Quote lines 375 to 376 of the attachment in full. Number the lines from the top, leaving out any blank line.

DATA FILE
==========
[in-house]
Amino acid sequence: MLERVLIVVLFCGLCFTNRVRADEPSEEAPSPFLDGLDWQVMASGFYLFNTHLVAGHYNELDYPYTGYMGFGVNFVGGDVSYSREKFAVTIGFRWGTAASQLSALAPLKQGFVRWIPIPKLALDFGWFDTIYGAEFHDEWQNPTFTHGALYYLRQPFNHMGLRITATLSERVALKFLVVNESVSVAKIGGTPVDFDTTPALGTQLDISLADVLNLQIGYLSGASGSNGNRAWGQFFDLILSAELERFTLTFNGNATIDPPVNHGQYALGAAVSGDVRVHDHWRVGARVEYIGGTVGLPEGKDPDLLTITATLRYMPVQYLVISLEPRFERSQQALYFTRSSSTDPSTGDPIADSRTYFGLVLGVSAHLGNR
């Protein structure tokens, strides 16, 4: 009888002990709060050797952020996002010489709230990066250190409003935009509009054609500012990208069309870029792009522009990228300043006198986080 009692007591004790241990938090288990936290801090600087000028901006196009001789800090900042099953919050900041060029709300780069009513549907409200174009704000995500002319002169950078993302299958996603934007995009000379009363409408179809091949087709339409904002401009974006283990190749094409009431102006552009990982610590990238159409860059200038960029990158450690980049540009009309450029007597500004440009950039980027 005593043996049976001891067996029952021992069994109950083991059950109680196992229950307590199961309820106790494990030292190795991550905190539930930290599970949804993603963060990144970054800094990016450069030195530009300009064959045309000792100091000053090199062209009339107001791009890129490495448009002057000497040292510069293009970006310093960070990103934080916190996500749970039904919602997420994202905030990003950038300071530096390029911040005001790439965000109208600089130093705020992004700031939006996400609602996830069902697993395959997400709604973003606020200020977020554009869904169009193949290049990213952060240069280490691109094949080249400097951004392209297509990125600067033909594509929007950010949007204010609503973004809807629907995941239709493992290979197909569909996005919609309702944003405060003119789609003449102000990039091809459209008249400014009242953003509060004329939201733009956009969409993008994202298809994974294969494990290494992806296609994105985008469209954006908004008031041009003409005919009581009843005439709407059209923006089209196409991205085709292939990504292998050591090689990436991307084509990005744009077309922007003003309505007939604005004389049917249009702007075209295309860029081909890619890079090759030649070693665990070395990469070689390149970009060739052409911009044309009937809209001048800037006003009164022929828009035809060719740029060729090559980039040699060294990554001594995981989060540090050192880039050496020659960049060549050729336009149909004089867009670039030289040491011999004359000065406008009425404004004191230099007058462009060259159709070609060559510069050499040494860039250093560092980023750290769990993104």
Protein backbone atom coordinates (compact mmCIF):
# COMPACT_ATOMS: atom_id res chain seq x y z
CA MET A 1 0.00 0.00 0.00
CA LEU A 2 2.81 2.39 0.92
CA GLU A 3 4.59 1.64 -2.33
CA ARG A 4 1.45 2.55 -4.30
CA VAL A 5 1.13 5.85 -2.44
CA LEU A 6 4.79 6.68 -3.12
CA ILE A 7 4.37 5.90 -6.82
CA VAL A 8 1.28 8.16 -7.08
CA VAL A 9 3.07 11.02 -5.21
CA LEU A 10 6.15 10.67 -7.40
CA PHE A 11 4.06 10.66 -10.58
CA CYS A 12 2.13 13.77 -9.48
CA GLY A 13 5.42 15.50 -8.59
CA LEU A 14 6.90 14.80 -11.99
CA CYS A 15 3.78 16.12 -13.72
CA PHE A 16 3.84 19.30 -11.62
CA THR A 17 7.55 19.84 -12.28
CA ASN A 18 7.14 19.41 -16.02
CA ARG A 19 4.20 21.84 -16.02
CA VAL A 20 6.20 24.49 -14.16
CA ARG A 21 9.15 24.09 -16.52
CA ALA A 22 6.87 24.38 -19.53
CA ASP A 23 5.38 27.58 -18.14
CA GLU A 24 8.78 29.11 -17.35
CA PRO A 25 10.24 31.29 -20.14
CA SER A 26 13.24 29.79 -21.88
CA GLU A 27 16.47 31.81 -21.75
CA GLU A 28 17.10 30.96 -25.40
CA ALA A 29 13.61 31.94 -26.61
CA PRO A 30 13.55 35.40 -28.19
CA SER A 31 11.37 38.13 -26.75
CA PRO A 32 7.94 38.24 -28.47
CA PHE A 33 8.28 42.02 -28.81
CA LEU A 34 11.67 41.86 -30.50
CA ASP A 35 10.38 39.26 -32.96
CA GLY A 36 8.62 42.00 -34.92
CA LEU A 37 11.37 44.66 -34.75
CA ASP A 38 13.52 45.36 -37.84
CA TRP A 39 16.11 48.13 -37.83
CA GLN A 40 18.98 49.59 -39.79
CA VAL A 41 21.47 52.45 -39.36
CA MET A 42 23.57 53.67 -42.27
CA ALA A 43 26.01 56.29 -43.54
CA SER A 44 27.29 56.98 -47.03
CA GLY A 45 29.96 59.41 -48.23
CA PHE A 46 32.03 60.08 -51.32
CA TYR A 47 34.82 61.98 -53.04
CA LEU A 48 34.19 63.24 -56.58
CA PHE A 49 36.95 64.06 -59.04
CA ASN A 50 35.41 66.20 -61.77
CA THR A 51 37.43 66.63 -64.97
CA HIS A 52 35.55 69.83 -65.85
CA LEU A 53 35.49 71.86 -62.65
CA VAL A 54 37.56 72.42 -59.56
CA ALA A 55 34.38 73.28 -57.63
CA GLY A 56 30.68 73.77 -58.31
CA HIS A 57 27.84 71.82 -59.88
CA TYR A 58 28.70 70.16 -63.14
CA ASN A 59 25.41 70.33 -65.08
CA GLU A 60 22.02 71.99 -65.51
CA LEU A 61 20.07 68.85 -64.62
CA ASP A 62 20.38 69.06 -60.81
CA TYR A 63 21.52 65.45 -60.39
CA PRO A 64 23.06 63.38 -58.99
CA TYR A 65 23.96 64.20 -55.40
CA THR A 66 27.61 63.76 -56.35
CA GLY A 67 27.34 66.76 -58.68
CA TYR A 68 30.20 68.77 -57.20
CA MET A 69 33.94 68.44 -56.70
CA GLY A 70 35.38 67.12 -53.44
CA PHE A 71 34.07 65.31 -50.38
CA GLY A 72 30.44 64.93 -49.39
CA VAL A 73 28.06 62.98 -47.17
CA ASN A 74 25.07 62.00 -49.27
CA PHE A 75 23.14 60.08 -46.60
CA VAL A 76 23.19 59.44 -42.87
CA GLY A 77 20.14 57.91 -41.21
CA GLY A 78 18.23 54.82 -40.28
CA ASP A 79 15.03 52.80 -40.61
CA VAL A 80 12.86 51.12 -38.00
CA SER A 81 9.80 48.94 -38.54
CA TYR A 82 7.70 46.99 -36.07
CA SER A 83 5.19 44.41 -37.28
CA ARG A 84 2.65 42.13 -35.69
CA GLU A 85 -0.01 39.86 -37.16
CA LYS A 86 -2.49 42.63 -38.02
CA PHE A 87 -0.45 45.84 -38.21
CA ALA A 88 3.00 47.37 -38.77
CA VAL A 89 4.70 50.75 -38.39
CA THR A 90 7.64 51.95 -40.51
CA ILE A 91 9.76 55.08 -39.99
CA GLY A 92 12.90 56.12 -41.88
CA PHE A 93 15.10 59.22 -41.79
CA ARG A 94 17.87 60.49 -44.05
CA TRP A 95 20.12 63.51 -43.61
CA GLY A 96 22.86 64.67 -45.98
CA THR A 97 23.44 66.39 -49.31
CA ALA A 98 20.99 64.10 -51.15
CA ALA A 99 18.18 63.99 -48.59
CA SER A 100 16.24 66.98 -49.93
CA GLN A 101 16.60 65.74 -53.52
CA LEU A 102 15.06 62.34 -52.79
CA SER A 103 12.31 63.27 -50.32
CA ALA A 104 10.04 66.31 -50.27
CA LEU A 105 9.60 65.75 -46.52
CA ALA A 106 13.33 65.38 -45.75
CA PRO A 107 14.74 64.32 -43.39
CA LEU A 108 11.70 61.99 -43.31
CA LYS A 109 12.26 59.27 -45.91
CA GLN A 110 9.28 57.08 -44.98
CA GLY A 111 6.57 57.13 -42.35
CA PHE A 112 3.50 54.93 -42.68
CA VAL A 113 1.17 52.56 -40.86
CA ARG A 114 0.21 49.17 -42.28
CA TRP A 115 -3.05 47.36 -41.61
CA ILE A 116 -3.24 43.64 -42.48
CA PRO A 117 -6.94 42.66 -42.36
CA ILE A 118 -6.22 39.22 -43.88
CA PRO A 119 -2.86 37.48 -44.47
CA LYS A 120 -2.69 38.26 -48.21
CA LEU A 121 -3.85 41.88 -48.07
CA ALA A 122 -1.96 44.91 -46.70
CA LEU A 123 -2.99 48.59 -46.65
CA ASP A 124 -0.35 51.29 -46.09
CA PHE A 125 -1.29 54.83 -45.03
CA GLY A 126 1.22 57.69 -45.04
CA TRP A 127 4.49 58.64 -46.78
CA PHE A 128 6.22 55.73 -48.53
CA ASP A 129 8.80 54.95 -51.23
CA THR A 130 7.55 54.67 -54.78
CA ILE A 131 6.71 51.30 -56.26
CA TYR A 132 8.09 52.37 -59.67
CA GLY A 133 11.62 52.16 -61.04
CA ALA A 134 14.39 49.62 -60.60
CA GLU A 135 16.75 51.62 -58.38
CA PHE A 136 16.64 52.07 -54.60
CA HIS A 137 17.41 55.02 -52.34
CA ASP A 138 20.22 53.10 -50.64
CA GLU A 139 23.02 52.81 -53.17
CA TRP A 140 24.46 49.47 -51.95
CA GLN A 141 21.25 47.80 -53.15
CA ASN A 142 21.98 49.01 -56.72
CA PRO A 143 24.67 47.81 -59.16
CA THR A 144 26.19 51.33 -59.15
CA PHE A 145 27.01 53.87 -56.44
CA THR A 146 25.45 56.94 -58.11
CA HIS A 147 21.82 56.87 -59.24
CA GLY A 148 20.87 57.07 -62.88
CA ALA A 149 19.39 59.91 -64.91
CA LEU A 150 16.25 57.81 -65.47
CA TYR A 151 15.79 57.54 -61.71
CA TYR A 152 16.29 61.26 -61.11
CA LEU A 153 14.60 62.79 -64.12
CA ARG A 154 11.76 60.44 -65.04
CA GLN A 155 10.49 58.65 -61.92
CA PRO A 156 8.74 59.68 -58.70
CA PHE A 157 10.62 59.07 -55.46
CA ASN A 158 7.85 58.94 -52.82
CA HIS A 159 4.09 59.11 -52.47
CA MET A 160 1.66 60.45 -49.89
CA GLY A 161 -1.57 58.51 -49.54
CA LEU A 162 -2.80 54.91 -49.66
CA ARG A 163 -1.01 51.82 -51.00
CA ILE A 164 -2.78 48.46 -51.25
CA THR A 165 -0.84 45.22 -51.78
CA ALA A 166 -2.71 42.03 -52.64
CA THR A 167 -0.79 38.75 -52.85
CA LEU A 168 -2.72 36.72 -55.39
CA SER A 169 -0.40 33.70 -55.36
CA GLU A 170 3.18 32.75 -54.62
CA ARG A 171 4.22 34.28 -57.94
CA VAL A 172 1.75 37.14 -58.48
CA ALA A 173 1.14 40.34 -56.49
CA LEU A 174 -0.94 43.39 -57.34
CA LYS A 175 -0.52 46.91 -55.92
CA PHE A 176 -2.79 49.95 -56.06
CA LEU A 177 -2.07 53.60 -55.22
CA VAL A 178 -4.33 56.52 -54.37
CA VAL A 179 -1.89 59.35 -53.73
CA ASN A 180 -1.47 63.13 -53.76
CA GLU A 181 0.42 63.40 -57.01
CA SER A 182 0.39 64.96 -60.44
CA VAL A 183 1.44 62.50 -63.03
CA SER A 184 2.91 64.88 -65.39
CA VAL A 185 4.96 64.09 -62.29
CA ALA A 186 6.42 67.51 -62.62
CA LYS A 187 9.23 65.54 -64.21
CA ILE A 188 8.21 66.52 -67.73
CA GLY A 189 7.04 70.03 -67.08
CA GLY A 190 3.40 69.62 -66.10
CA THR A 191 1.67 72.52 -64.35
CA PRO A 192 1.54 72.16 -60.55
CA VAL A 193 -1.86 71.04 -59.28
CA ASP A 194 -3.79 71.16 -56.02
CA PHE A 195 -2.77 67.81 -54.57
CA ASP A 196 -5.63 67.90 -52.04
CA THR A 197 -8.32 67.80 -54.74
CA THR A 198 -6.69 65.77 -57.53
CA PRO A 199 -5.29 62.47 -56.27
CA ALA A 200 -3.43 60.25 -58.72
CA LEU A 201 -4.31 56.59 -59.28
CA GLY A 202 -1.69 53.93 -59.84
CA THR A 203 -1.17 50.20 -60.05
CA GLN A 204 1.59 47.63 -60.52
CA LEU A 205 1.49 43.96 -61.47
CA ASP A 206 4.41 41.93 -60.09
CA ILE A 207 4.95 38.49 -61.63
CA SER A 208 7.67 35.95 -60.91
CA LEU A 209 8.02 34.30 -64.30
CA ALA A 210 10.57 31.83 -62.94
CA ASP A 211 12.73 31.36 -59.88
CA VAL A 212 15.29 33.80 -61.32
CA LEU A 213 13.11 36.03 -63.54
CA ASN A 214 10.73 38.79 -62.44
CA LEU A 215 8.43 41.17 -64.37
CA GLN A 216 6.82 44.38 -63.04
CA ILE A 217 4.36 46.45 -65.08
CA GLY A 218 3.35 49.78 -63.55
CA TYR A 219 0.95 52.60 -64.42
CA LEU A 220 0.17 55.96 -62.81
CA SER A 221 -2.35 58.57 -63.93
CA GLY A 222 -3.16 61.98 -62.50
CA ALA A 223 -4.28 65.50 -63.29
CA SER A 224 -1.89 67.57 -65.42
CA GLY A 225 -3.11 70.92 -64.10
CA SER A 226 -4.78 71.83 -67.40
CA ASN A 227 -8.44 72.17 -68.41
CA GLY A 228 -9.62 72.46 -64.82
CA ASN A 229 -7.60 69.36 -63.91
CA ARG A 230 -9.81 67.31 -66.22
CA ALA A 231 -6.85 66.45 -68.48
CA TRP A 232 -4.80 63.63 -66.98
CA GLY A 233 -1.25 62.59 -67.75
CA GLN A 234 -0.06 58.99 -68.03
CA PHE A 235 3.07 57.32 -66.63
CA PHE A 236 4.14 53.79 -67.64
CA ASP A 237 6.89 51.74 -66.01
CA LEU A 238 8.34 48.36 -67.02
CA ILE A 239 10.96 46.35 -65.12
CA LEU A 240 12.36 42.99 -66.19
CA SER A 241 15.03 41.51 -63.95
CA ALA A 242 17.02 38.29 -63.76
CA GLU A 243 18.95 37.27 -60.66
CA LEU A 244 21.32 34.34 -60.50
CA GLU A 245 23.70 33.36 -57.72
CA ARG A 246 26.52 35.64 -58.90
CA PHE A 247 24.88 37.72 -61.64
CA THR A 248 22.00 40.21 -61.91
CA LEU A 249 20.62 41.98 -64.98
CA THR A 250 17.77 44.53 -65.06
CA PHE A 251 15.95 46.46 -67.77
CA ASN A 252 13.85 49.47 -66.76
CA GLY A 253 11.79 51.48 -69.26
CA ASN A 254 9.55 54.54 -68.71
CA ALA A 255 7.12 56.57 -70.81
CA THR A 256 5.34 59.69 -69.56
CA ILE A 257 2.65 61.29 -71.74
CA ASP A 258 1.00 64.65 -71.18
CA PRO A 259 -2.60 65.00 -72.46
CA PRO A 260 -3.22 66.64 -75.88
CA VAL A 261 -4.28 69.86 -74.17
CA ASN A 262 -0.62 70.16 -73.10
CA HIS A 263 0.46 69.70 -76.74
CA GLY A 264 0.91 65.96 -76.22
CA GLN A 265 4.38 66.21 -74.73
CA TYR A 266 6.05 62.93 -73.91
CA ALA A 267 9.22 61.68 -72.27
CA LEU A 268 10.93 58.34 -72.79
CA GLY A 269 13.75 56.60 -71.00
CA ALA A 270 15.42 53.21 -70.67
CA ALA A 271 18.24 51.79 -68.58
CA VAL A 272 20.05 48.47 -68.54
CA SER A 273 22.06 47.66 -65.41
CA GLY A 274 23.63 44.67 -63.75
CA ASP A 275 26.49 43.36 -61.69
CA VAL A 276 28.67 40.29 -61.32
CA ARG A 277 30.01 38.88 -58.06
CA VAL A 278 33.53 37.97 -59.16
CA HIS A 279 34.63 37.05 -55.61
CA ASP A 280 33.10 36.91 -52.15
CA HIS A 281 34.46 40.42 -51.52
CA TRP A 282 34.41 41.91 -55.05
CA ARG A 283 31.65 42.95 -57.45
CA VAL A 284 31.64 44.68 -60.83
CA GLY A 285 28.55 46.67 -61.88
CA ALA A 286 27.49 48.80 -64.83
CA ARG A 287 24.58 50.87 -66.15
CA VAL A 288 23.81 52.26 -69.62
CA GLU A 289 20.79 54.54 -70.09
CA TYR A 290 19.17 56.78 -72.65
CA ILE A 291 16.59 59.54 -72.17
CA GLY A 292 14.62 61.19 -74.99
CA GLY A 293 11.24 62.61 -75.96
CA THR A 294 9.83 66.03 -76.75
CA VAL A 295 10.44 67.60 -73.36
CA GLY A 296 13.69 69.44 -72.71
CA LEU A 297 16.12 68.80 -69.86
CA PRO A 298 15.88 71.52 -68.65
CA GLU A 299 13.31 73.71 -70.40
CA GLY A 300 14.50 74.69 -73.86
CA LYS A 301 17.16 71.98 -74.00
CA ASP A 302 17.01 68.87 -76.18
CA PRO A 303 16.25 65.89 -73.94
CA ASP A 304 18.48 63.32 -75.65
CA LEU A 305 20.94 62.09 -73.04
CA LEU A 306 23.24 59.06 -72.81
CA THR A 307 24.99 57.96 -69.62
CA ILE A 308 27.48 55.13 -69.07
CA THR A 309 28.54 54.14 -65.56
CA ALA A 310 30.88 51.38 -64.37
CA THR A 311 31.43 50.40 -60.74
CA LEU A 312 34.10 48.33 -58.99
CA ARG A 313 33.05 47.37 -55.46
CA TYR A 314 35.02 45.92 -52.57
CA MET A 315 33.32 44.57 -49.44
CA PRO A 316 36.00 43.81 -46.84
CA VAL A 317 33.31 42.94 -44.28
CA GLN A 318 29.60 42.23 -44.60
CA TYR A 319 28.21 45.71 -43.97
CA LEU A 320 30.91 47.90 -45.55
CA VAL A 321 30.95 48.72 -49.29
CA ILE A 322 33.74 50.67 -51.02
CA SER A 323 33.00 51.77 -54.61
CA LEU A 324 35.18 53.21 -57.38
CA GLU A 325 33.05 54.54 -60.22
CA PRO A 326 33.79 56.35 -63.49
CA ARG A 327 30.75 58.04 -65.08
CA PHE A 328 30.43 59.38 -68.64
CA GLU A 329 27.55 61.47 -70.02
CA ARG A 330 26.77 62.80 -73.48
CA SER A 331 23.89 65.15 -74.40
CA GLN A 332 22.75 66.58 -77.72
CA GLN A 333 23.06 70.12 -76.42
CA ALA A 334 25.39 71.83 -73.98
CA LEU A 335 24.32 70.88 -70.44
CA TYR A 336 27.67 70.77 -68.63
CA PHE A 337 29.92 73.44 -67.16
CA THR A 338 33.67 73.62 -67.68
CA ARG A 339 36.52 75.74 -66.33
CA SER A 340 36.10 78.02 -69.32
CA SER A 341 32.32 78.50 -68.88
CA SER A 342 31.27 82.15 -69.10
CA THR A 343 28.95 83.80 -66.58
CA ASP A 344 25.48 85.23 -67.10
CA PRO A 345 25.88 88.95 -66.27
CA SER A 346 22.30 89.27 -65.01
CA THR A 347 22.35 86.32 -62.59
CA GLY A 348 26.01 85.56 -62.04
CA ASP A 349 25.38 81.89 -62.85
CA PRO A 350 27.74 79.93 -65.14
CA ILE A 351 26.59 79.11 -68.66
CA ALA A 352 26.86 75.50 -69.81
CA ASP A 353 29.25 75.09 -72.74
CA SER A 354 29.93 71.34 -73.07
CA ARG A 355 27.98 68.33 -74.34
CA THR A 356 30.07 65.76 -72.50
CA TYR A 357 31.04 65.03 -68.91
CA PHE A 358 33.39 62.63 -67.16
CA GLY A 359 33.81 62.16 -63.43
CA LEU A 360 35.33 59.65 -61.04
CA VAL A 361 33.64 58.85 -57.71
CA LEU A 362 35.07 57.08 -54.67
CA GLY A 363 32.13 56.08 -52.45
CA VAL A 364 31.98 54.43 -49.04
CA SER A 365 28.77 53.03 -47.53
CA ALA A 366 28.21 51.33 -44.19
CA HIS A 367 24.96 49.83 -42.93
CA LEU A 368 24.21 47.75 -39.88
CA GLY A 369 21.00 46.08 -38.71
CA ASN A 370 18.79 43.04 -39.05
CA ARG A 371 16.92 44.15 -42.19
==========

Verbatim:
CA ASN A 370 18.79 43.04 -39.05
CA ARG A 371 16.92 44.15 -42.19